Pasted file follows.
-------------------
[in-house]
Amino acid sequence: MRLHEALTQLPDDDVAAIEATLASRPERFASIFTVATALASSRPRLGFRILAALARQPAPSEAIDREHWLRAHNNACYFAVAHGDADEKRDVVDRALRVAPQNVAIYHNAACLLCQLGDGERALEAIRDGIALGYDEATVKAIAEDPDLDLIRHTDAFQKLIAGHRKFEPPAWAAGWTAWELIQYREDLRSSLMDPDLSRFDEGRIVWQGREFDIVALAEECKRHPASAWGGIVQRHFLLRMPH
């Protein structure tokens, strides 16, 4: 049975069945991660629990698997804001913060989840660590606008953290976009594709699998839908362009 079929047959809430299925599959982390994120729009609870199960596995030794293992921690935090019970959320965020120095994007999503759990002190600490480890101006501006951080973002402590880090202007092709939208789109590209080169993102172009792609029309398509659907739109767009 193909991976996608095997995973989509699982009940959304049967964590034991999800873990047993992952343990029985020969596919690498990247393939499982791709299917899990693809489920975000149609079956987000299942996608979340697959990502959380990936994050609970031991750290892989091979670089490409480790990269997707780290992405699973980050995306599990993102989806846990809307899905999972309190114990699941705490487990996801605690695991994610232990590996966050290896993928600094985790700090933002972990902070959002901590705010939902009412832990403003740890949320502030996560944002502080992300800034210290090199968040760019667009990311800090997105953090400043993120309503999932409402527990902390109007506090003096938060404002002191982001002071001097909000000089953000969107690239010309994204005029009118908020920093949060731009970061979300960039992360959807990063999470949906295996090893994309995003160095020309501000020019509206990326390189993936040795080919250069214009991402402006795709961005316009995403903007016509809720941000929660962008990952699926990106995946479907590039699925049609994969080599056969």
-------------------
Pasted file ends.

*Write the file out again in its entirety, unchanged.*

[in-house]
Amino acid sequence: MRLHEALTQLPDDDVAAIEATLASRPERFASIFTVATALASSRPRLGFRILAALARQPAPSEAIDREHWLRAHNNACYFAVAHGDADEKRDVVDRALRVAPQNVAIYHNAACLLCQLGDGERALEAIRDGIALGYDEATVKAIAEDPDLDLIRHTDAFQKLIAGHRKFEPPAWAAGWTAWELIQYREDLRSSLMDPDLSRFDEGRIVWQGREFDIVALAEECKRHPASAWGGIVQRHFLLRMPH
């Protein structure tokens, strides 16, 4: 049975069945991660629990698997804001913060989840660590606008953290976009594709699998839908362009 079929047959809430299925599959982390994120729009609870199960596995030794293992921690935090019970959320965020120095994007999503759990002190600490480890101006501006951080973002402590880090202007092709939208789109590209080169993102172009792609029309398509659907739109767009 193909991976996608095997995973989509699982009940959304049967964590034991999800873990047993992952343990029985020969596919690498990247393939499982791709299917899990693809489920975000149609079956987000299942996608979340697959990502959380990936994050609970031991750290892989091979670089490409480790990269997707780290992405699973980050995306599990993102989806846990809307899905999972309190114990699941705490487990996801605690695991994610232990590996966050290896993928600094985790700090933002972990902070959002901590705010939902009412832990403003740890949320502030996560944002502080992300800034210290090199968040760019667009990311800090997105953090400043993120309503999932409402527990902390109007506090003096938060404002002191982001002071001097909000000089953000969107690239010309994204005029009118908020920093949060731009970061979300960039992360959807990063999470949906295996090893994309995003160095020309501000020019509206990326390189993936040795080919250069214009991402402006795709961005316009995403903007016509809720941000929660962008990952699926990106995946479907590039699925049609994969080599056969």